President-elect Joe Biden’s ambitious plan for a dramatic and costly overhaul of America’s health care sector that would start us down the road to socialized medicine and worse health care has no chance of approval if Republicans capture majority control of the U.S. Senate.
And even if Democrats manage to control the Senate by the slimmest of margins, odds are high that Biden couldn’t go as far as he wants in restructuring health care.
Last week’s elections will leave the 100-member Senate with 50 Republicans and 48 Democrats in January — with two more seats to be filled by runoff elections Jan. 5 in Georgia.
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Republicans will keep majority control of the Senate if they win at least one of the two seats up for grabs. If Democrats win both seats, each party will have 50 seats in the Senate. Sen. Kamala Harris, who becomes vice president Jan. 20, would then cast the tie-breaking vote to give Democrats majority control without a single vote to spare.
A GOP-controlled Senate will never approve Biden’s ambitious health care agenda. Democrats won’t be able to do so either unless every single Democratic senator supports BidenCare. Odds are high that at least one moderate Democrat — such as Sen. Joe Manchin of West Virginia —wouldn’t want to go as far as Biden wants.
Does this mean that no reforms of our health care system will take place after Biden becomes president? No, not at all. It means that both parties can still get together to pass bipartisan measures that will actually improve health care in America.
Biden has called for a public health insurance option that would compete against private insurers — a major change that would pave the way to single-payer health insurance. In other words, Uncle Sam would eventually be the insurance agent for all of us, without any competition from the private sector.
Biden has also proposed lowering the eligibility age for Medicare from 65 to 60. And he wants to make ObamaCare's premium subsidies more generous, while offering them to more people.
Under BidenCare, the federal government would cap the amount that anyone who makes more than four times the federal poverty level (nearly $105,000 for a family of four) pays for insurance coverage at 8.5 percent of income.
While there's no way Senate Republicans will get behind these enormously costly proposals, less drastic reform is possible.
For instance, Biden could lobby for an end to surprise medical billing — a positive step supported by Democrats and Republicans alike. Surprise billing occurs when a patient gets an unexpected bill after inadvertently receiving care from an out-of-network health care provider.
To date, many of the proposals aimed at ending this practice have favored the interests of insurers at the expense of providers, or vice-versa. The insurance industry has backed reforms that would establish a government-mandated cap on what out-of-network providers can charge. Providers, meanwhile, have supported some form of government arbitration for settling billing disputes with insurers.
A more even-handed approach, like that advanced by the Galen Institute's Doug Badger and Brian Blase, would require providers to offer timely, accurate information about the price of care before treating a patient. They also recommend a system of "truth-in-advertising"-style penalties on insurers and providers who fail to inform patients when a given doctor is out-of-network.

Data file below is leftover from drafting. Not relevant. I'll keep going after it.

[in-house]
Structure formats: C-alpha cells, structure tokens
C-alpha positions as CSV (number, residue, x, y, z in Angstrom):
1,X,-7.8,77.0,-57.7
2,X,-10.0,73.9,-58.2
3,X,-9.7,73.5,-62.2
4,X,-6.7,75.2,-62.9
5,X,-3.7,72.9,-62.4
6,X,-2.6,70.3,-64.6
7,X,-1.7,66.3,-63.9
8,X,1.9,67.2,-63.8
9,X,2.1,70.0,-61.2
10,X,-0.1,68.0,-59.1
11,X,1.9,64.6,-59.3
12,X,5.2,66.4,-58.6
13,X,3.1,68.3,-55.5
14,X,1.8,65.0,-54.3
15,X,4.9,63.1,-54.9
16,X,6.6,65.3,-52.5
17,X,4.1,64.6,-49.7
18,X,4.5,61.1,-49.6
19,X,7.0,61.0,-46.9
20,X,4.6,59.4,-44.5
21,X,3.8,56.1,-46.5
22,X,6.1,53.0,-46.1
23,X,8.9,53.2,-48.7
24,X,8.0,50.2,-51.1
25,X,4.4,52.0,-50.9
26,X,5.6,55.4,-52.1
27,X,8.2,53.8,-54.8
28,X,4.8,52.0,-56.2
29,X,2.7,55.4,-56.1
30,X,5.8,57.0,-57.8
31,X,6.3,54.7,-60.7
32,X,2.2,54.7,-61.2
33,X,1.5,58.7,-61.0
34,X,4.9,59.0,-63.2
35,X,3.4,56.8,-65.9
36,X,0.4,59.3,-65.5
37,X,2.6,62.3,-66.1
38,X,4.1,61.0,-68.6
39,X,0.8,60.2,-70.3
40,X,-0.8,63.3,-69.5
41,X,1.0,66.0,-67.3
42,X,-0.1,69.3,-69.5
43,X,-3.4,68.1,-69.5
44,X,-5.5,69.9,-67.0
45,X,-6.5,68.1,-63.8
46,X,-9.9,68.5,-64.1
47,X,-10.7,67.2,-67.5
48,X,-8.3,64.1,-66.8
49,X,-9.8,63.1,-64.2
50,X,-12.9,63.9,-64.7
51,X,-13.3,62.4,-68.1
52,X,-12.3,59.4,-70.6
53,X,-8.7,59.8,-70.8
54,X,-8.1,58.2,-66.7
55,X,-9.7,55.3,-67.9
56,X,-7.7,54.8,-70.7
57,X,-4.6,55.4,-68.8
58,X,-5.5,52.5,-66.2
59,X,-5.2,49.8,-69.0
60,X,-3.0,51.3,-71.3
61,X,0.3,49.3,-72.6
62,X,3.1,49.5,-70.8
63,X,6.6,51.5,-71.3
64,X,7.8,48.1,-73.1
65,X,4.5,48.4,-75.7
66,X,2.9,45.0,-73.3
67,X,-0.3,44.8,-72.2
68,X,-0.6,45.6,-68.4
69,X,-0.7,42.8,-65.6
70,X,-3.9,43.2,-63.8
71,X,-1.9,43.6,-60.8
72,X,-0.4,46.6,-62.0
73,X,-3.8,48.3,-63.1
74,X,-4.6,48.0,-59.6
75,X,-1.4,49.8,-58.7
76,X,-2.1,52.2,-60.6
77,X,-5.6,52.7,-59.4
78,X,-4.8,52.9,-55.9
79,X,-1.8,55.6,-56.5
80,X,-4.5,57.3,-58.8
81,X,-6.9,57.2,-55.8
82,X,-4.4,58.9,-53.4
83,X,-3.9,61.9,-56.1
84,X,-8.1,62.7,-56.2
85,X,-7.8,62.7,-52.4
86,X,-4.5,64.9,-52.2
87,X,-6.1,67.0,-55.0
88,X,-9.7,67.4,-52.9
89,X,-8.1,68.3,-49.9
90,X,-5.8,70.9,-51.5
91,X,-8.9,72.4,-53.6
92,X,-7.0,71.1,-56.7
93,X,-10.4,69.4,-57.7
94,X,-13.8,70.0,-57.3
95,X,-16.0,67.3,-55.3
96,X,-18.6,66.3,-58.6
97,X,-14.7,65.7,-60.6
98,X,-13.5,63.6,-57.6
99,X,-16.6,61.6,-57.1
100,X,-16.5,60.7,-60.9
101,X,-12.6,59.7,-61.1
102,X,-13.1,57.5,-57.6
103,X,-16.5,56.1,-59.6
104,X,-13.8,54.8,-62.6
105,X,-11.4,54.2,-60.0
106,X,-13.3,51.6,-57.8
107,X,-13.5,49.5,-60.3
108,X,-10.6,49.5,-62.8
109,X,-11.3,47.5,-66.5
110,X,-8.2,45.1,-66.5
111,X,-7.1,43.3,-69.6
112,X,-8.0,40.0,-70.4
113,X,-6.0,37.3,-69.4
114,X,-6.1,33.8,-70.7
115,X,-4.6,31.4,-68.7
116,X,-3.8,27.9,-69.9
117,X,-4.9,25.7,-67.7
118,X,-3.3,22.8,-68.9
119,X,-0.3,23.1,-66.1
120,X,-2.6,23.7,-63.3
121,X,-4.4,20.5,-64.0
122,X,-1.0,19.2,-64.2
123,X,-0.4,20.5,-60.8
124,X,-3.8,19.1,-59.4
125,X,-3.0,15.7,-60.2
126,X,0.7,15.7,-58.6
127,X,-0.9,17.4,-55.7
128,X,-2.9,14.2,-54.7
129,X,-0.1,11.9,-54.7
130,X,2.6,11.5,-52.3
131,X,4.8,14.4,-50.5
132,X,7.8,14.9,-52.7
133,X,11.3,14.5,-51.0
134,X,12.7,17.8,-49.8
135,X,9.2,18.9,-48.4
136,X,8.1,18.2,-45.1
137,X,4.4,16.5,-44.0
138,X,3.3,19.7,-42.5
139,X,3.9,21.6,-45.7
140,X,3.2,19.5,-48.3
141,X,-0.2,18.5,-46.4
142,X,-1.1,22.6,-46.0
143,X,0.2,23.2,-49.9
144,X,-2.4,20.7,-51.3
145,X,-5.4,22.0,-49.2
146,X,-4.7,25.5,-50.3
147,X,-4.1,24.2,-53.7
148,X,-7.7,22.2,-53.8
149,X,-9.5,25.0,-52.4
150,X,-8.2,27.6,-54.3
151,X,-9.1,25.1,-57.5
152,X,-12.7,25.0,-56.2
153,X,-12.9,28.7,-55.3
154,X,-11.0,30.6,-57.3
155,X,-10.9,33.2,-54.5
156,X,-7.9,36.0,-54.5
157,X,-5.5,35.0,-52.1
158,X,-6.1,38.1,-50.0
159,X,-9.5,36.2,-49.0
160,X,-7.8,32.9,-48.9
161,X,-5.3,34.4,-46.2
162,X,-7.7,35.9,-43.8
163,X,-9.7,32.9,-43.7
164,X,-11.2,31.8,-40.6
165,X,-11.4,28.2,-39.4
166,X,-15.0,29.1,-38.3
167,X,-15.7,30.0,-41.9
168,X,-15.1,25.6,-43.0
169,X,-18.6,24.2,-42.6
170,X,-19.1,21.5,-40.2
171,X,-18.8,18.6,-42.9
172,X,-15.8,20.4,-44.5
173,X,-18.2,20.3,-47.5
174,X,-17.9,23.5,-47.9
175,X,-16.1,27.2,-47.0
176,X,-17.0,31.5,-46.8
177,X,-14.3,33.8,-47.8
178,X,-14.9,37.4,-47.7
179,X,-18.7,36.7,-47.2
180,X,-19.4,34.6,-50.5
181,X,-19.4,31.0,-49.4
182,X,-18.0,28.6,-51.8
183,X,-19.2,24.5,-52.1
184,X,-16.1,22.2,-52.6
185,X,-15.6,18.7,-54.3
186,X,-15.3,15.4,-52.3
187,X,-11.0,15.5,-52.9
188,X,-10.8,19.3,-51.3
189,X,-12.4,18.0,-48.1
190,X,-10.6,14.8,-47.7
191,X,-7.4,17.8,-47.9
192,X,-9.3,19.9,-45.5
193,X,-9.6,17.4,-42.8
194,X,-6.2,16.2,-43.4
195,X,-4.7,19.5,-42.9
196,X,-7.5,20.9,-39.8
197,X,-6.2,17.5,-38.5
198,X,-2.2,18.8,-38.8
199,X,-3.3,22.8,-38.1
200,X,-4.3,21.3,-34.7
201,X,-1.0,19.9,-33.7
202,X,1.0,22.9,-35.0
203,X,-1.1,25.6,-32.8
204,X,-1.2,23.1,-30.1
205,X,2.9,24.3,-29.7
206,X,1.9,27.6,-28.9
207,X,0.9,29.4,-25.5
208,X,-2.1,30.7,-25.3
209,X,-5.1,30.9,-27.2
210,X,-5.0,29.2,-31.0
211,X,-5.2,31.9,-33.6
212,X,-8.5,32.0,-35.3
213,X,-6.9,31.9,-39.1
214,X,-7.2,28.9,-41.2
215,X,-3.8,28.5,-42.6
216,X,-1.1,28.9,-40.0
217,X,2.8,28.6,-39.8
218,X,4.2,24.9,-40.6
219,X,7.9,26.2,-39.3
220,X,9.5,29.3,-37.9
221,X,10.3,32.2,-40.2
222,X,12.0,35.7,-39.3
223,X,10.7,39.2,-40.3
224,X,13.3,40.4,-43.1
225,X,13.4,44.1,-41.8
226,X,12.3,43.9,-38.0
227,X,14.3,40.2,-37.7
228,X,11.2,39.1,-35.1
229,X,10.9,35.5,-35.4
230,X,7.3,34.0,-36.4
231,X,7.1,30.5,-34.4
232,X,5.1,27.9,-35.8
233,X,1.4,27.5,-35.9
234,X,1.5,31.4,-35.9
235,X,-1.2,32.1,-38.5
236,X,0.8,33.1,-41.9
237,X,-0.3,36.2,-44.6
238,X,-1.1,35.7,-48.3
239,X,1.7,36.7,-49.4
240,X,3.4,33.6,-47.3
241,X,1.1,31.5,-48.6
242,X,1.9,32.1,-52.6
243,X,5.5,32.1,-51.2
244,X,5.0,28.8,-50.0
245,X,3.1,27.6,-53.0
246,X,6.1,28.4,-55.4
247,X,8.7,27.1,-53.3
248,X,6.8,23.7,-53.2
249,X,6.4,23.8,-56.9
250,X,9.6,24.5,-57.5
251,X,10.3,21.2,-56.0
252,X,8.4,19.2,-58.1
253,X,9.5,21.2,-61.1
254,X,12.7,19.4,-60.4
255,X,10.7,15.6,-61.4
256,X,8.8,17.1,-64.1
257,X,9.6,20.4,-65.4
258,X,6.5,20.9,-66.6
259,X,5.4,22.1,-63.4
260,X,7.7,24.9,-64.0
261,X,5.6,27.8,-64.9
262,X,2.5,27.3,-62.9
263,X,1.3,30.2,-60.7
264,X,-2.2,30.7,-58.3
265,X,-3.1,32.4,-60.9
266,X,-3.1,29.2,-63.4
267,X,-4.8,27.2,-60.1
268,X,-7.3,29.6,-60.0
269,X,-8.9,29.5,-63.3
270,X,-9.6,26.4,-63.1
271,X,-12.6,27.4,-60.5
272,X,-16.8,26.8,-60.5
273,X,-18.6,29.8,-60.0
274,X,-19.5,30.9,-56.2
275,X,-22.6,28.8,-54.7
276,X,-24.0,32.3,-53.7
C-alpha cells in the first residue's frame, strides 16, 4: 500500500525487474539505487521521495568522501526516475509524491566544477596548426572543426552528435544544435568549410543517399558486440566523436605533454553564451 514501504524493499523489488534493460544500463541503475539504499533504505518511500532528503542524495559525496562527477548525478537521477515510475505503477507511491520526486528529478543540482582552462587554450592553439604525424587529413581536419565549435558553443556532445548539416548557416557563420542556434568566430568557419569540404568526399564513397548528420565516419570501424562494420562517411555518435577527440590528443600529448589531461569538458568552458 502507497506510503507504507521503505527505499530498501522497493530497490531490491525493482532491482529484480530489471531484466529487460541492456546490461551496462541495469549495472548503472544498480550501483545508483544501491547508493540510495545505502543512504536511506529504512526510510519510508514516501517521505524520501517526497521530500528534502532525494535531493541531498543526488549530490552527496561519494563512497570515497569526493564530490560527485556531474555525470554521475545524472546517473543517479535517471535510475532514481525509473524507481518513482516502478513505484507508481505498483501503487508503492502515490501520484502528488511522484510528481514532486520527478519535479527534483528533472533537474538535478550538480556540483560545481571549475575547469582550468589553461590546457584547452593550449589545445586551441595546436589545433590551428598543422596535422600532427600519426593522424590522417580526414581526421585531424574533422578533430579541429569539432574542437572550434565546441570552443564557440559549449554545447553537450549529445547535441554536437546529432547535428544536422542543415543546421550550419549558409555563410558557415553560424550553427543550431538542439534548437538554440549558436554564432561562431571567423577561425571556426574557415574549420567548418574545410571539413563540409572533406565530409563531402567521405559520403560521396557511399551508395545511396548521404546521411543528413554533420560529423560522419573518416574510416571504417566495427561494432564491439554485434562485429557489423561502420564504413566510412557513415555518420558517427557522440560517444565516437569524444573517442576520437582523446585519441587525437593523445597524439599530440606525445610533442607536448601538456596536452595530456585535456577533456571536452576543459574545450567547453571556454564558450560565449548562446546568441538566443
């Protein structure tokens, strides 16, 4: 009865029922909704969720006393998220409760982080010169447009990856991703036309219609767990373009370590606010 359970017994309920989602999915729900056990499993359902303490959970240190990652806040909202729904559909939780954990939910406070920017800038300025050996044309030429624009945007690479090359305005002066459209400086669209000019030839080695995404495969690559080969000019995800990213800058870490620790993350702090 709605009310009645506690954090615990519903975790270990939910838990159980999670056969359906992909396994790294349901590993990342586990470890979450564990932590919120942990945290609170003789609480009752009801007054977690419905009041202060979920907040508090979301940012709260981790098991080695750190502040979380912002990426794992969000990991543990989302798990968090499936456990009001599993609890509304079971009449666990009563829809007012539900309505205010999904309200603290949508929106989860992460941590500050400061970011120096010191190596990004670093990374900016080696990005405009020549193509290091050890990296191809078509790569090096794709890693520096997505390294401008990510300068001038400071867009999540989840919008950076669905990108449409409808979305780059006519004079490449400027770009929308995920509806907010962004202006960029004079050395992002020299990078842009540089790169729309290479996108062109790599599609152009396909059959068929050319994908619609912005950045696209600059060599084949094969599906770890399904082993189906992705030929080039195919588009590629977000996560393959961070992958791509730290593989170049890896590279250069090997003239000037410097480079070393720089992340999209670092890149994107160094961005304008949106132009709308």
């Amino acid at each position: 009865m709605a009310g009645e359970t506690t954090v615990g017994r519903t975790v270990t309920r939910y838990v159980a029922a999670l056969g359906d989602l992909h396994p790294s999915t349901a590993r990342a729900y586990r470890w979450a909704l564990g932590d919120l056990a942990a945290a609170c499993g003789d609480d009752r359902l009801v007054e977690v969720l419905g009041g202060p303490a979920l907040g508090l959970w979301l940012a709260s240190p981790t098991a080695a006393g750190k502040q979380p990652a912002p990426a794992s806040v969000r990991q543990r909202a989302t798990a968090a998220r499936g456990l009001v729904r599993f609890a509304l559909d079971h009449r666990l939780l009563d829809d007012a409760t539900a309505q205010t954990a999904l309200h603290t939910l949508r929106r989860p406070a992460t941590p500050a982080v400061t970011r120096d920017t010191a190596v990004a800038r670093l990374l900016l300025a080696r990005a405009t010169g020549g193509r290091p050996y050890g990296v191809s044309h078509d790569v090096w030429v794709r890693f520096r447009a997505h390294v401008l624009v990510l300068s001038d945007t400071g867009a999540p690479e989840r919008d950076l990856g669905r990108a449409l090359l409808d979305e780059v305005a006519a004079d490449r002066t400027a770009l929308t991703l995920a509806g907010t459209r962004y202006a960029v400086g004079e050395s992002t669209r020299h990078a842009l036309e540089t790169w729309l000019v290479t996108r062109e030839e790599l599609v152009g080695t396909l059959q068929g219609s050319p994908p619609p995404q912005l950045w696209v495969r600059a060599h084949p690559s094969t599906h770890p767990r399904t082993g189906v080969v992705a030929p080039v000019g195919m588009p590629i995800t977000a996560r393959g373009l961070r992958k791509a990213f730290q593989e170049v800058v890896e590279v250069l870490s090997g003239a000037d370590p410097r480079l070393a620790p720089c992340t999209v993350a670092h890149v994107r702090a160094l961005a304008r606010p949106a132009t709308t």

This is precisely the kind of commonsense reform both parties should be able to support. It would bring some much-needed price transparency to the health care market, while also addressing a top concern of ordinary Americans.
Biden may be tempted to roll back some of the Trump administration's efforts to boost access to health insurance options that are more affordable than those for sale on ObamaCare's exchanges. But doing so would be an unforced error.
President Trump has expanded short-term, limited-duration health insurance plans. These plans aren't subject to ObamaCare's cost-inflating regulations. For many people, short-term plans can provide coverage that's equivalent to what's available on the exchanges for far less money.
The Trump administration upped the maximum duration of a short-term plan to one year, from three months under the Obama administration. Trump also gave insurers the option to renew those policies for up to three years.
Democrats have long hated these reforms, arguing that they draw people out of ObamaCare's exchanges. Several states are not fans, either; in 11 states short-term plans are not available at all. But where they are an option, short-term plans have given millions of Americans access to affordable coverage they didn't have under ObamaCare.
Or consider the Trump administration's expansion of health reimbursement arrangements (HRAs). These arrangements have long allowed companies to give employees pre-tax money they can use for out-of-pocket health care costs. The Trump administration modified the rules to allow health reimbursement funds to be used to pay individual insurance premiums as well.
The result is that more workers are now free to enroll in coverage that suits their specific needs — and to own their coverage, so they can take it with them after they leave a job.
If Biden rolls back this expansion of HRAs he would again take choices away from consumers — with no commensurate benefit. If anything, Biden should urge employers to offer HRAs as a way of bringing more people into the individual market and thereby stabilizing ObamaCare's exchanges.
So while Biden’s overhaul of our heath sector most likely won’t happen unless Democrats pick up more Senate seats and hold the House in the 2022 elections, there's room for incremental improvements to our health sector before then — if Democrats and Republicans are open to working together to enact them.